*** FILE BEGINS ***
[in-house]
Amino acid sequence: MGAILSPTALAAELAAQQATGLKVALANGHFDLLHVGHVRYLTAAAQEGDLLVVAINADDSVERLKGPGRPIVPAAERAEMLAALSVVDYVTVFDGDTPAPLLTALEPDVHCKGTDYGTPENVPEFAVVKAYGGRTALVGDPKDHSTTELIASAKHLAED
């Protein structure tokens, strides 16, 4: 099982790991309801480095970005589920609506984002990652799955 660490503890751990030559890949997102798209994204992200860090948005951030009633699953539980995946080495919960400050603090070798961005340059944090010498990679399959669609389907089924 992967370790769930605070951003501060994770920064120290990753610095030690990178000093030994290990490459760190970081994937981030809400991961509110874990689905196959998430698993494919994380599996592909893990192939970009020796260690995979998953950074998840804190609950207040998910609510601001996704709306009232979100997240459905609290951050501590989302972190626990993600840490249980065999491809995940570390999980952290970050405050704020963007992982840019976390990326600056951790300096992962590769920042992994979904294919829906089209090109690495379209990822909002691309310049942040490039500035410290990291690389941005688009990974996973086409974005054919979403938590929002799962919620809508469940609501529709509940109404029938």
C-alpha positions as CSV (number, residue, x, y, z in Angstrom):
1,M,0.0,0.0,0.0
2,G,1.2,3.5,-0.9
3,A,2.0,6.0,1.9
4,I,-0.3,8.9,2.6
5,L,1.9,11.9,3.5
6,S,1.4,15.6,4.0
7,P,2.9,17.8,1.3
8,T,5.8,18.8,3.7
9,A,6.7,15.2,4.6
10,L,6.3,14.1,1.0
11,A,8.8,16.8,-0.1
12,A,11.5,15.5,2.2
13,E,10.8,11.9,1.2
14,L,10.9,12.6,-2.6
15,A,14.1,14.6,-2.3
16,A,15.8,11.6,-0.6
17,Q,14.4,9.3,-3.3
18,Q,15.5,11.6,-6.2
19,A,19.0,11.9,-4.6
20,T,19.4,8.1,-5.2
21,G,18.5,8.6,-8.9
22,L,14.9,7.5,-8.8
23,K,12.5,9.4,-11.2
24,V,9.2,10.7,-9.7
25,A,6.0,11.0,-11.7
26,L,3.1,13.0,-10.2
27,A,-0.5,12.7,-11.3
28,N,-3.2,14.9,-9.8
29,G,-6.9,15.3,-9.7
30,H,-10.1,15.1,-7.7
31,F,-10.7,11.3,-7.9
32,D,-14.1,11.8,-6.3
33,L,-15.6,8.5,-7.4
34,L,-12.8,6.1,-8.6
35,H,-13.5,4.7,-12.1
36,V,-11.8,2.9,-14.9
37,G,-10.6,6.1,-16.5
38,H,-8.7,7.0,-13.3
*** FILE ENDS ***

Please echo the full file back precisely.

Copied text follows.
[in-house]
Amino acid sequence: MGAILSPTALAAELAAQQATGLKVALANGHFDLLHVGHVRYLTAAAQEGDLLVVAINADDSVERLKGPGRPIVPAAERAEMLAALSVVDYVTVFDGDTPAPLLTALEPDVHCKGTDYGTPENVPEFAVVKAYGGRTALVGDPKDHSTTELIASAKHLAED
């Protein structure tokens, strides 16, 4: 099982790991309801480095970005589920609506984002990652799955 660490503890751990030559890949997102798209994204992200860090948005951030009633699953539980995946080495919960400050603090070798961005340059944090010498990679399959669609389907089924 992967370790769930605070951003501060994770920064120290990753610095030690990178000093030994290990490459760190970081994937981030809400991961509110874990689905196959998430698993494919994380599996592909893990192939970009020796260690995979998953950074998840804190609950207040998910609510601001996704709306009232979100997240459905609290951050501590989302972190626990993600840490249980065999491809995940570390999980952290970050405050704020963007992982840019976390990326600056951790300096992962590769920042992994979904294919829906089209090109690495379209990822909002691309310049942040490039500035410290990291690389941005688009990974996973086409974005054919979403938590929002799962919620809508469940609501529709509940109404029938």
C-alpha positions as CSV (number, residue, x, y, z in Angstrom):
1,M,0.0,0.0,0.0
2,G,1.2,3.5,-0.9
3,A,2.0,6.0,1.9
4,I,-0.3,8.9,2.6
5,L,1.9,11.9,3.5
6,S,1.4,15.6,4.0
7,P,2.9,17.8,1.3
8,T,5.8,18.8,3.7
9,A,6.7,15.2,4.6
10,L,6.3,14.1,1.0
11,A,8.8,16.8,-0.1
12,A,11.5,15.5,2.2
13,E,10.8,11.9,1.2
14,L,10.9,12.6,-2.6
15,A,14.1,14.6,-2.3
16,A,15.8,11.6,-0.6
17,Q,14.4,9.3,-3.3
18,Q,15.5,11.6,-6.2
19,A,19.0,11.9,-4.6
20,T,19.4,8.1,-5.2
21,G,18.5,8.6,-8.9
22,L,14.9,7.5,-8.8
23,K,12.5,9.4,-11.2
24,V,9.2,10.7,-9.7
25,A,6.0,11.0,-11.7
26,L,3.1,13.0,-10.2
27,A,-0.5,12.7,-11.3
28,N,-3.2,14.9,-9.8
29,G,-6.9,15.3,-9.7
30,H,-10.1,15.1,-7.7
31,F,-10.7,11.3,-7.9
32,D,-14.1,11.8,-6.3
33,L,-15.6,8.5,-7.4
34,L,-12.8,6.1,-8.6
35,H,-13.5,4.7,-12.1
36,V,-11.8,2.9,-14.9
37,G,-10.6,6.1,-16.5
38,H,-8.7,7.0,-13.3